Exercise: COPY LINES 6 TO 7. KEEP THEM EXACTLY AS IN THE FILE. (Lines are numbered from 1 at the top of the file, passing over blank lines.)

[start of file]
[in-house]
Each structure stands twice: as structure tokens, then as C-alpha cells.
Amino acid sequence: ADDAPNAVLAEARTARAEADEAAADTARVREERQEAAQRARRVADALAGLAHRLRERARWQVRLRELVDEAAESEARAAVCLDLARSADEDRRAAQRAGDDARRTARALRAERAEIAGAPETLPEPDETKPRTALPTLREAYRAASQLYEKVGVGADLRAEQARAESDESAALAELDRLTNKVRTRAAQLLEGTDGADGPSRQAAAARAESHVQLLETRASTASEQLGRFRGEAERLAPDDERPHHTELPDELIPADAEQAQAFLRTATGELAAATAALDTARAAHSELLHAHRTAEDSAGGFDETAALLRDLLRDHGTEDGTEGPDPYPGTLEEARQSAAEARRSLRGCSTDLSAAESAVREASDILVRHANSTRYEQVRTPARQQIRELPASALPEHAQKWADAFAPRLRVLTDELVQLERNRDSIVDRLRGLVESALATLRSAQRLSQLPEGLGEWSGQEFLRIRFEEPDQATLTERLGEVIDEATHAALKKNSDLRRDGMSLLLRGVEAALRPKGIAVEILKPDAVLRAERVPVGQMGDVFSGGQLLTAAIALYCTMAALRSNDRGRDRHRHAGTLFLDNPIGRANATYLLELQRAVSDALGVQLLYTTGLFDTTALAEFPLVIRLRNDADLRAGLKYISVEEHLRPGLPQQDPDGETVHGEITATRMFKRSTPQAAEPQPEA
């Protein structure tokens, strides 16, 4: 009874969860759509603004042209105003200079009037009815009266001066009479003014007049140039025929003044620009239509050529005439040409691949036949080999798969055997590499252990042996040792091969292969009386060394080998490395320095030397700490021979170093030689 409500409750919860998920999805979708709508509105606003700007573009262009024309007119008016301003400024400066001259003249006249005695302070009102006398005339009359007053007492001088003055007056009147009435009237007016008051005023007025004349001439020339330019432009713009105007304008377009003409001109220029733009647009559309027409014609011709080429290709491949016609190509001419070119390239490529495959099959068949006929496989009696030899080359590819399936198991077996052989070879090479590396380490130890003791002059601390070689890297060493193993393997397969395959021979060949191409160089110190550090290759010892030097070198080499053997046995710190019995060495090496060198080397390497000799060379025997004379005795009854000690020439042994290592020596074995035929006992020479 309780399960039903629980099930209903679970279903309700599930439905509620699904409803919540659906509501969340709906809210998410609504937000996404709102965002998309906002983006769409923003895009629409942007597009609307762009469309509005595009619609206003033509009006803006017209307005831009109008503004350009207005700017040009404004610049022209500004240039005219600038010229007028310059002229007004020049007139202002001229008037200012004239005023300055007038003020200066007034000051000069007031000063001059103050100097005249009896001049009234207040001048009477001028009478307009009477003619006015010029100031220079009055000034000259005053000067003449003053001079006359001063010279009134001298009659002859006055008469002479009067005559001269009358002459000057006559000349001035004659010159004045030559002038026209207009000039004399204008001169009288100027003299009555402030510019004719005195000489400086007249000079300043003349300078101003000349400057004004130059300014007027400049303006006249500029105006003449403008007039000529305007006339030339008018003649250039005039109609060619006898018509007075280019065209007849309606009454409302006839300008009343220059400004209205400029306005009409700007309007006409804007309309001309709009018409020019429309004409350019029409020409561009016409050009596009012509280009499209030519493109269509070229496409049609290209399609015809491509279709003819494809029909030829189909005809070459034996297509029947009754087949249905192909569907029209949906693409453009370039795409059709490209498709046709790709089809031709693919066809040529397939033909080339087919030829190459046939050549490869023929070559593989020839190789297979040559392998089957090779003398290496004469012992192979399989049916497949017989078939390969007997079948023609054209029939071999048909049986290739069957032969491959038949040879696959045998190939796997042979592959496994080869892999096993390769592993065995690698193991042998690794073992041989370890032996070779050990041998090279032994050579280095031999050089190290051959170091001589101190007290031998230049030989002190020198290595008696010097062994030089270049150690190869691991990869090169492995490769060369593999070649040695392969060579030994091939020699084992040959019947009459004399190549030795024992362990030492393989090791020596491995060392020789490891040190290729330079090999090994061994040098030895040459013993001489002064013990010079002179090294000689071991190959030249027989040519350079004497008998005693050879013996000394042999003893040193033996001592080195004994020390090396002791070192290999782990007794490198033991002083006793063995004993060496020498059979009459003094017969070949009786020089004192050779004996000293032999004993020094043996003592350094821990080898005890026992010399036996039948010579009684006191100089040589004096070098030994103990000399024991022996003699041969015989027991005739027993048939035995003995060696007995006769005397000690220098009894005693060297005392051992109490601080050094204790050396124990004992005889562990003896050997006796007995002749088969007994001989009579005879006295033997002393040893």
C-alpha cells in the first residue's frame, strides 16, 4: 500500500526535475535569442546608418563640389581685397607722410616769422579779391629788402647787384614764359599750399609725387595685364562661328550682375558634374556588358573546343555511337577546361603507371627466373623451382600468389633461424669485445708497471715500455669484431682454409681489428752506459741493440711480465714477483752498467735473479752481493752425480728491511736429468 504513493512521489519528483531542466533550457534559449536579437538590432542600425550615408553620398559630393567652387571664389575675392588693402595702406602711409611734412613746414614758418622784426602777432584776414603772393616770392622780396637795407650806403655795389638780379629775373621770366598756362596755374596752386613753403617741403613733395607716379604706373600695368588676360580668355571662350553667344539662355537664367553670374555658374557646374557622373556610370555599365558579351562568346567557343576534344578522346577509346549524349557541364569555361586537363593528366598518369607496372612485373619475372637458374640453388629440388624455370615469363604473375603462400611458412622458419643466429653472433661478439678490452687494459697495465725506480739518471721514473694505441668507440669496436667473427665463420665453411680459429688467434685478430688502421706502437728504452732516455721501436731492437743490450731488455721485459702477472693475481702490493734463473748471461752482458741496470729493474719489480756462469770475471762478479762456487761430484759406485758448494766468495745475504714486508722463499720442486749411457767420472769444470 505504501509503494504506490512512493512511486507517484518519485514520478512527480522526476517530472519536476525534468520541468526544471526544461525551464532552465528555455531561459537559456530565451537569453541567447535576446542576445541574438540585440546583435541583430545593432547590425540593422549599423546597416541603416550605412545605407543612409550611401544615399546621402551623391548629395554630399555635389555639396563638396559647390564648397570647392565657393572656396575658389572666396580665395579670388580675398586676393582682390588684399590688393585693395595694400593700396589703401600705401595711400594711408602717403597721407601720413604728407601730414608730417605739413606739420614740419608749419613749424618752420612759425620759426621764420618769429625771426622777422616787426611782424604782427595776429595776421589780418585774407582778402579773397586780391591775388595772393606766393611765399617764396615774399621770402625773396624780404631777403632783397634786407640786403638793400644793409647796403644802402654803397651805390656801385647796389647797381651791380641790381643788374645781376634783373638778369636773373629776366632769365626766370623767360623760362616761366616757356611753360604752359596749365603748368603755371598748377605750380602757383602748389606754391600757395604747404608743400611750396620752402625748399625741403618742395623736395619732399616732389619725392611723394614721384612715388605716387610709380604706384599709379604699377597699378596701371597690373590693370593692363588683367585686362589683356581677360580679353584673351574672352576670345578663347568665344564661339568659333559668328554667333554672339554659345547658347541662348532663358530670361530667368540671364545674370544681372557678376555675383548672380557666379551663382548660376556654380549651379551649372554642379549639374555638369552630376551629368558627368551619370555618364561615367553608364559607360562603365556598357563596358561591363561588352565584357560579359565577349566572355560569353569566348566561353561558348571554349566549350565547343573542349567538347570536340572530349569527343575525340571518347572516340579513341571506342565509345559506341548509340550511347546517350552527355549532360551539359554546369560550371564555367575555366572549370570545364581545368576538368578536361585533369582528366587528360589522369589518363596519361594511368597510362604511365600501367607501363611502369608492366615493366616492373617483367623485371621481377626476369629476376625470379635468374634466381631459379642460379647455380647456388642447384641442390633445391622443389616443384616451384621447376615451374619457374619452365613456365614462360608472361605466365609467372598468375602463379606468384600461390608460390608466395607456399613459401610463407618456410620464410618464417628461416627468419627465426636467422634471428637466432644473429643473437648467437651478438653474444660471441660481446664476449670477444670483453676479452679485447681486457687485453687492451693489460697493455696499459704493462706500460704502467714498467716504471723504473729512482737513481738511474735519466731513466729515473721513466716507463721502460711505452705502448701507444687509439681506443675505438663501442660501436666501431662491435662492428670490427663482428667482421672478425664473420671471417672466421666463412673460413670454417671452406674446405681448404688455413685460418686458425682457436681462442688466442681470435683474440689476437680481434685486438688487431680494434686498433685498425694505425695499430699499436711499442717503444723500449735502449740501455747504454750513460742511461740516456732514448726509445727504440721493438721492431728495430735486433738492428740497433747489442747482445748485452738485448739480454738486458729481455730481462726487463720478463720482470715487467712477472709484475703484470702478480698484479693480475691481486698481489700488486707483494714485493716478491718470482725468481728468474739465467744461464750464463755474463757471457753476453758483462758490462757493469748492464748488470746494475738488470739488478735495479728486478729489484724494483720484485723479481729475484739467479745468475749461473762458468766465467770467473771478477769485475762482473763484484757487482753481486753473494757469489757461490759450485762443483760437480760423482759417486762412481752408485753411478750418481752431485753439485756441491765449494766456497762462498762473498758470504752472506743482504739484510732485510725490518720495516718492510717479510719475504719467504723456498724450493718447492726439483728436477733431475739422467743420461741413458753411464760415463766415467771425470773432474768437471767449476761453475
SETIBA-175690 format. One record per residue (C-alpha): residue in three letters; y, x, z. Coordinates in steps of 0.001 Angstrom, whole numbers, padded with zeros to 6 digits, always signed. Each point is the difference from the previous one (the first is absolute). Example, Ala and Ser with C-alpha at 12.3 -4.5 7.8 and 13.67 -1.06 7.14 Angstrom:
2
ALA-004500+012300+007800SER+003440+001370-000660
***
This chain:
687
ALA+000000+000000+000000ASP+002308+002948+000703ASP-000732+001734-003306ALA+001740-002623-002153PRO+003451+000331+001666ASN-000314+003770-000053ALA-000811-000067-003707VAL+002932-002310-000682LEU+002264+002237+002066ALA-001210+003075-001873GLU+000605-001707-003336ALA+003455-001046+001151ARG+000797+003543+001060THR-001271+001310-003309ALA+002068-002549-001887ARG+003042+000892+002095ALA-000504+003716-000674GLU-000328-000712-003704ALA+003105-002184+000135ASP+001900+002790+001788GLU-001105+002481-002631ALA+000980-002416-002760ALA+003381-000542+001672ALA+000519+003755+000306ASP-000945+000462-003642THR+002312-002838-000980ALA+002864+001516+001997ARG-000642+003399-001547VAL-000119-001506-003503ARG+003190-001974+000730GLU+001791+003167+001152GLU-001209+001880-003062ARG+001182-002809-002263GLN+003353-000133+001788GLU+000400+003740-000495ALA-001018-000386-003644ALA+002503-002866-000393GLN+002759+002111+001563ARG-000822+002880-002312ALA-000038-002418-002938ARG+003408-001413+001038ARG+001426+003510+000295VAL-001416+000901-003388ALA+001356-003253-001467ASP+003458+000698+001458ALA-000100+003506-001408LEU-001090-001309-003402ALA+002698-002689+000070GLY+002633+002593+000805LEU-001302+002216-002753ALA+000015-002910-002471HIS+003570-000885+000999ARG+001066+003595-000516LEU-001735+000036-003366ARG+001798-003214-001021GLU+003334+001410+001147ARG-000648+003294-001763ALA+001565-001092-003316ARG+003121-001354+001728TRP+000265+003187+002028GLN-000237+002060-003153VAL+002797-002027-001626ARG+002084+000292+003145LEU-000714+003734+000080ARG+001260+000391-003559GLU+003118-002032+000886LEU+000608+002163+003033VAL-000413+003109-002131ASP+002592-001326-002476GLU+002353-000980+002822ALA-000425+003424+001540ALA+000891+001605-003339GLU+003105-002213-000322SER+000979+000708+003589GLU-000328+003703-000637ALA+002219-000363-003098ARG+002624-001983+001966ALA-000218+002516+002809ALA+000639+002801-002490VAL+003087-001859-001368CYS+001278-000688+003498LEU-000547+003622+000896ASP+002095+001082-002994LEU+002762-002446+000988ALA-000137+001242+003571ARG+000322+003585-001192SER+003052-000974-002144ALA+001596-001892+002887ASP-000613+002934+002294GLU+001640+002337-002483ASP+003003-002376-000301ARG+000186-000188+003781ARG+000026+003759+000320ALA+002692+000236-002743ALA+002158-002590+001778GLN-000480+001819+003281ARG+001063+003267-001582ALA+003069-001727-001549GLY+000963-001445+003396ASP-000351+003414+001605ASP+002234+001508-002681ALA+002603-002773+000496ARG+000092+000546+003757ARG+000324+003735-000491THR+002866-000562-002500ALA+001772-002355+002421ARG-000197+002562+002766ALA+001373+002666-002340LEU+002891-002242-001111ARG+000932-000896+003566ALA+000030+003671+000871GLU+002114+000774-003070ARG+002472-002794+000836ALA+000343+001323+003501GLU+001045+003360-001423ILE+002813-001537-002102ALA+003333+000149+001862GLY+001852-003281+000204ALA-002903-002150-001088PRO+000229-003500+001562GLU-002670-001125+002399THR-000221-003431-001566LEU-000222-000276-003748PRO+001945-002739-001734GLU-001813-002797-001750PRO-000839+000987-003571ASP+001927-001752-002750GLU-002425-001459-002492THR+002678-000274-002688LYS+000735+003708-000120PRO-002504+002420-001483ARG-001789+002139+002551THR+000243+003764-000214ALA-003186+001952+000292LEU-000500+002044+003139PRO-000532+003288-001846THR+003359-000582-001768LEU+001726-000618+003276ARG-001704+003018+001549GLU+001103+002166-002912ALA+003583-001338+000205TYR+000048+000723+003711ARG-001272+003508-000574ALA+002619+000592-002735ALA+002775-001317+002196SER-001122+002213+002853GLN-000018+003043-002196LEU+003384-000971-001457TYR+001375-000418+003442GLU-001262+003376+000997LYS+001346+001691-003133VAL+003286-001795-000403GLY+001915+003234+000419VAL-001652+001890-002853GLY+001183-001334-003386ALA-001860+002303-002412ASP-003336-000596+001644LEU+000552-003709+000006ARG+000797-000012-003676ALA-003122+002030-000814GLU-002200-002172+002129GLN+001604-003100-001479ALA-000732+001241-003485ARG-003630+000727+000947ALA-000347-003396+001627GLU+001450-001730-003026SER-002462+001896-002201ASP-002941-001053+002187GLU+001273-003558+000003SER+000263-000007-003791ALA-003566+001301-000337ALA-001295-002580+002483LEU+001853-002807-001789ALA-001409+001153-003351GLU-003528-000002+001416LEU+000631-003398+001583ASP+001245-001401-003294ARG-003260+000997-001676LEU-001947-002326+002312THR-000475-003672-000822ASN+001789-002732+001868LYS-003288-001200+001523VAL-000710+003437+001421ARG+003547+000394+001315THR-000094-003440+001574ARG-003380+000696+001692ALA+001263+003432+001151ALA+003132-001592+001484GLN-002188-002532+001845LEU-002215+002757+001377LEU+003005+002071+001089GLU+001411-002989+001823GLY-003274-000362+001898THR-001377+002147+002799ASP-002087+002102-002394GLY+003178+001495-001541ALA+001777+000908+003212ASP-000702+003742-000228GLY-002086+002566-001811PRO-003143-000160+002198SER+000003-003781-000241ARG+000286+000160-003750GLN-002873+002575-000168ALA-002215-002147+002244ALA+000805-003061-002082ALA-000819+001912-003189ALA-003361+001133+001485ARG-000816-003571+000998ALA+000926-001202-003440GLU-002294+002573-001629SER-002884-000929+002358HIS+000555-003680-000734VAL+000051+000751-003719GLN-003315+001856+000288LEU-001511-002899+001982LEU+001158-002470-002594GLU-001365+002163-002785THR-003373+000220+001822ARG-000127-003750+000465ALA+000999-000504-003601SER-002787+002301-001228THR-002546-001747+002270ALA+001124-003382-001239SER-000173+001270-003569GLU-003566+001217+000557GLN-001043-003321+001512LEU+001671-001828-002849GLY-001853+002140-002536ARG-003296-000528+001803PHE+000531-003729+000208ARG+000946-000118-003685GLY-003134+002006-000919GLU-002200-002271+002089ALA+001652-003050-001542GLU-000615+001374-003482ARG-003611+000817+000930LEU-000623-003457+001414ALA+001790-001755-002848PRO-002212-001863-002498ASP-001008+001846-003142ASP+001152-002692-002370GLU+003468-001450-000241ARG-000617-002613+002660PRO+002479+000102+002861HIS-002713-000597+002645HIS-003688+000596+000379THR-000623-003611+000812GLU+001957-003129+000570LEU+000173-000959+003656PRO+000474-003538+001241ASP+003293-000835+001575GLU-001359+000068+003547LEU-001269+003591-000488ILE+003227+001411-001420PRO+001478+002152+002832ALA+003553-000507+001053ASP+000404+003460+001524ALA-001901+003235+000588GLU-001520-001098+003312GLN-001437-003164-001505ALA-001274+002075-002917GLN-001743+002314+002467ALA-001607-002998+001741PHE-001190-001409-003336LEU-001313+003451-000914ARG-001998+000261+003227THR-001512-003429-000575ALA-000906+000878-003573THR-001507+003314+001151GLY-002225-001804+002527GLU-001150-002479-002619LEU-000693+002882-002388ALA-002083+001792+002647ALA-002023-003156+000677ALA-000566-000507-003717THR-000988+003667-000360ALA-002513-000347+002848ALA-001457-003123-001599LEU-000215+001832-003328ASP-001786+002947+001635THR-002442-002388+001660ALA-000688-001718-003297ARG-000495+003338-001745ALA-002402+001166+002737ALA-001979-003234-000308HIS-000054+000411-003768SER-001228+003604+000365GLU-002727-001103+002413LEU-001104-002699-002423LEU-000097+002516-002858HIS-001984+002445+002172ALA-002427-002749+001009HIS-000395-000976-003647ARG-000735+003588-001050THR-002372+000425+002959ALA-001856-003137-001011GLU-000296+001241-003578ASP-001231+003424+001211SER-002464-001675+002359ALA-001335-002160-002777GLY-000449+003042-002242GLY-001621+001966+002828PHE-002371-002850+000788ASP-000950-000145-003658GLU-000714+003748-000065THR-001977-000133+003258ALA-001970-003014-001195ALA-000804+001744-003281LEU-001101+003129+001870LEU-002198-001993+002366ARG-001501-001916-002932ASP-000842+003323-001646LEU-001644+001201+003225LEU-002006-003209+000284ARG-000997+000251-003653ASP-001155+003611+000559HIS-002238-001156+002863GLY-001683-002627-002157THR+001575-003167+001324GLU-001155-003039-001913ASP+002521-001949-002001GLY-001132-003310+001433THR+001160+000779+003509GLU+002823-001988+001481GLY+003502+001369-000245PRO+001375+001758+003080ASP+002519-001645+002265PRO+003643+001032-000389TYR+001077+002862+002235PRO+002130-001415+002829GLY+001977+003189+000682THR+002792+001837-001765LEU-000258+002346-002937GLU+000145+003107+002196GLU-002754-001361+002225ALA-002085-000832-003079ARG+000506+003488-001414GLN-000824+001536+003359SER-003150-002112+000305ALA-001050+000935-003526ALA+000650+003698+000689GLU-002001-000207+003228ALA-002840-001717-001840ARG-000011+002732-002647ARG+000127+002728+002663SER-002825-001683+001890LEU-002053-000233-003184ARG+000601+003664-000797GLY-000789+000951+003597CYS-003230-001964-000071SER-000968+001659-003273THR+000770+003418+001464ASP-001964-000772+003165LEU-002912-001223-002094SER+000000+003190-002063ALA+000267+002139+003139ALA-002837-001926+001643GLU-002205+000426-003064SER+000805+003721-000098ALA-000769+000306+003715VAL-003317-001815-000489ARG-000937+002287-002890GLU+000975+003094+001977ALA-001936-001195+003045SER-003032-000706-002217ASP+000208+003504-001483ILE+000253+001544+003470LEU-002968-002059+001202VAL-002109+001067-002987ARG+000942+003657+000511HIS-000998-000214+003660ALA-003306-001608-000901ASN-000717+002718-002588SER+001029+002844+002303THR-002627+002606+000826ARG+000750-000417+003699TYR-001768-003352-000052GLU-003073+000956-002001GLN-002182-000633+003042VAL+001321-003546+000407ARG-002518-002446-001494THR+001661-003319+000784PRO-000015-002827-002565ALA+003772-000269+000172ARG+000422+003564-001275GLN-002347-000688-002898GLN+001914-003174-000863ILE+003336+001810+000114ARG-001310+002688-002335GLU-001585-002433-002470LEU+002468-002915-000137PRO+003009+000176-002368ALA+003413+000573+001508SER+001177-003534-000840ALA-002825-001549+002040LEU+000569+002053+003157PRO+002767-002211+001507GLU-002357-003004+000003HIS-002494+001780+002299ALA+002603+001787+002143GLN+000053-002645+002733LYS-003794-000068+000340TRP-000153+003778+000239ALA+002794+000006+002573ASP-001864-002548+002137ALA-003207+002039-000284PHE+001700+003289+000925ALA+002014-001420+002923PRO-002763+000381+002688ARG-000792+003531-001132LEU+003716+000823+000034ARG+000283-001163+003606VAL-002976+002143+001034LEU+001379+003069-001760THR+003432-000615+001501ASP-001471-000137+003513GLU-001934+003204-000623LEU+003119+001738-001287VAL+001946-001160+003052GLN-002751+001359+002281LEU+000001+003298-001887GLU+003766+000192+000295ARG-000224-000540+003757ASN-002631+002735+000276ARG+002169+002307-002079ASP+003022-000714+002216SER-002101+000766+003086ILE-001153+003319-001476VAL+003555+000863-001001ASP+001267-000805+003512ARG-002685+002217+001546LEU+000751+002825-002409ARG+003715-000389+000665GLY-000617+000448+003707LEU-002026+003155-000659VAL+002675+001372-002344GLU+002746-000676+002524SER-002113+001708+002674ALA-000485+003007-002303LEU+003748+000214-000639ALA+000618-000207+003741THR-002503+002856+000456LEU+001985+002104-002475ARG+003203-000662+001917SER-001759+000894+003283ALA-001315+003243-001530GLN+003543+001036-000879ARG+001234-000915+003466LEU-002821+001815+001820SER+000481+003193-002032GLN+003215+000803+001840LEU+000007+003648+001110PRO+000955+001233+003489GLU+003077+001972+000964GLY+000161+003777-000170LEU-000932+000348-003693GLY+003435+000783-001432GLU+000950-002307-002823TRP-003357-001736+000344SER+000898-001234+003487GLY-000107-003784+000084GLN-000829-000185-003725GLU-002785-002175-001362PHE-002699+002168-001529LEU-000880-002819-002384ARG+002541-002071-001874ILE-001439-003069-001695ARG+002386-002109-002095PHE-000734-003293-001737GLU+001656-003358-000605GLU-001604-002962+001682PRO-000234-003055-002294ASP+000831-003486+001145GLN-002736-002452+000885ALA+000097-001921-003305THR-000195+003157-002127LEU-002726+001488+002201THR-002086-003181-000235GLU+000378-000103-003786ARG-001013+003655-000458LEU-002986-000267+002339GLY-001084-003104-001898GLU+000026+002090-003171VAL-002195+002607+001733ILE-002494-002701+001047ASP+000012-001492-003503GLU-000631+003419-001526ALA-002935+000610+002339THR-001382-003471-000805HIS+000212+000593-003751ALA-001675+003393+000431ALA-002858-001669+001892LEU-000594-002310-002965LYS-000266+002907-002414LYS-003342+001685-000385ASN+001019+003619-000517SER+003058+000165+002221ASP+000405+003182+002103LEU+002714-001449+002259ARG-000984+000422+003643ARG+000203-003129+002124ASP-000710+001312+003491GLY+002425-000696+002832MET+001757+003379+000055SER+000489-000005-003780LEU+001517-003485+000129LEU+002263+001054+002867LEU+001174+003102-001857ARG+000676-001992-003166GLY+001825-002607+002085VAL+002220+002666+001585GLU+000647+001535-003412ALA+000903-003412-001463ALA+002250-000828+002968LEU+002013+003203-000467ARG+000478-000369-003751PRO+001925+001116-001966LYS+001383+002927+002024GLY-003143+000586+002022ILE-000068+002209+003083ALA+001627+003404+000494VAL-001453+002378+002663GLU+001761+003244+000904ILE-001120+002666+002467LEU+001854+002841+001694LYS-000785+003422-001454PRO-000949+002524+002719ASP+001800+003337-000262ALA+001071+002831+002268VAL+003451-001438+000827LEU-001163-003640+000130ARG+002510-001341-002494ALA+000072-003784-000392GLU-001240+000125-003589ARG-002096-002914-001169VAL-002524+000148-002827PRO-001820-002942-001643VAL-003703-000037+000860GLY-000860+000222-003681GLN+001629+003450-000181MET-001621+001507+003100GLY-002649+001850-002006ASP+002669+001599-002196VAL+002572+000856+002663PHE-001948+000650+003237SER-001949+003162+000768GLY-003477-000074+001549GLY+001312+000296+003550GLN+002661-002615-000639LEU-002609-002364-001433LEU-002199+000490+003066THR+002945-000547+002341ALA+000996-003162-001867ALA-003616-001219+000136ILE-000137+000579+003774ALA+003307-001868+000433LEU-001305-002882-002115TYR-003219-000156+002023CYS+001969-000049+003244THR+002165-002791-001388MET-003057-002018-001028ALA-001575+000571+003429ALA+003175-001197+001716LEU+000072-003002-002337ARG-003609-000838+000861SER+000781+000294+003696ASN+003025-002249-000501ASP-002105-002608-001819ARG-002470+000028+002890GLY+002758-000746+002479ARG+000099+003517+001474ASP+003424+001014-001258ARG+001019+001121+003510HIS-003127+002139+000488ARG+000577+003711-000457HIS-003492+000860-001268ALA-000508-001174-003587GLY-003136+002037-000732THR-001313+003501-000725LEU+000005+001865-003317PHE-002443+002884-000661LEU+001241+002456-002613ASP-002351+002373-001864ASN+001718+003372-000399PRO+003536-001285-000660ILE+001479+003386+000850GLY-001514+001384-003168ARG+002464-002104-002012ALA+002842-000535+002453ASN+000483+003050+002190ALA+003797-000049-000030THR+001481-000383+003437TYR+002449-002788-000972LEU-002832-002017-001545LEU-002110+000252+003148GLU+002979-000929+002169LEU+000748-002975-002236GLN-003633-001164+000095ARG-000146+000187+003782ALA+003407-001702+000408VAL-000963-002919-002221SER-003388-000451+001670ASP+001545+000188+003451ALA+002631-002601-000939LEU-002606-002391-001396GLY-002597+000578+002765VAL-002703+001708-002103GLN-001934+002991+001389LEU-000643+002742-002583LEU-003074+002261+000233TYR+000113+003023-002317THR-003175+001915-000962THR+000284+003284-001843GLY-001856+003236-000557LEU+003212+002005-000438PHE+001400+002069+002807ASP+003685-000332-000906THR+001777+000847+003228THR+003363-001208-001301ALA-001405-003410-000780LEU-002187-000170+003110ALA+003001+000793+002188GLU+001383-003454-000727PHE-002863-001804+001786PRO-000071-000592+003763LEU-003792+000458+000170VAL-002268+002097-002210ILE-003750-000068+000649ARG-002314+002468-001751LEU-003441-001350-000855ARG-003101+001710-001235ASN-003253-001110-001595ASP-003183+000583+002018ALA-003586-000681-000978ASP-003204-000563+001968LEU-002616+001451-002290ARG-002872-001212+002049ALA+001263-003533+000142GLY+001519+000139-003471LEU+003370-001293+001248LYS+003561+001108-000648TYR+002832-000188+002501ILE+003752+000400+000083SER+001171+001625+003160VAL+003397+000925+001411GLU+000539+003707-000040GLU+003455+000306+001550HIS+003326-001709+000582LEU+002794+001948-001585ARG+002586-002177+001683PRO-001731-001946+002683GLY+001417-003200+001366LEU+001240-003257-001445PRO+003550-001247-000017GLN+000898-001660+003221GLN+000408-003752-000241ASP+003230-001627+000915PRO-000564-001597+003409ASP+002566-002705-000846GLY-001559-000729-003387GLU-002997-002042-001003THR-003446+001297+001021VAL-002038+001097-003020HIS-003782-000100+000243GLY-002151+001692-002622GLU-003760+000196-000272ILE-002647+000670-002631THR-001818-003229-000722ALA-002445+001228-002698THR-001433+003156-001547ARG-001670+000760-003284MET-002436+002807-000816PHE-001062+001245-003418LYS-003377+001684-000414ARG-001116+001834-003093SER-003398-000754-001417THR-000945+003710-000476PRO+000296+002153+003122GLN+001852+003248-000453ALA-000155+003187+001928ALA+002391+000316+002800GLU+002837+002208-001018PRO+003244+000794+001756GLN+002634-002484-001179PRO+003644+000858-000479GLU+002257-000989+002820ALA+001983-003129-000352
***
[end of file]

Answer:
SETIBA-175690 format. One record per residue (C-alpha): residue in three letters; y, x, z. Coordinates in steps of 0.001 Angstrom, whole numbers, padded with zeros to 6 digits, always signed. Each point is the difference from the previous one (the first is absolute). Example, Ala and Ser with C-alpha at 12.3 -4.5 7.8 and 13.67 -1.06 7.14 Angstrom:
2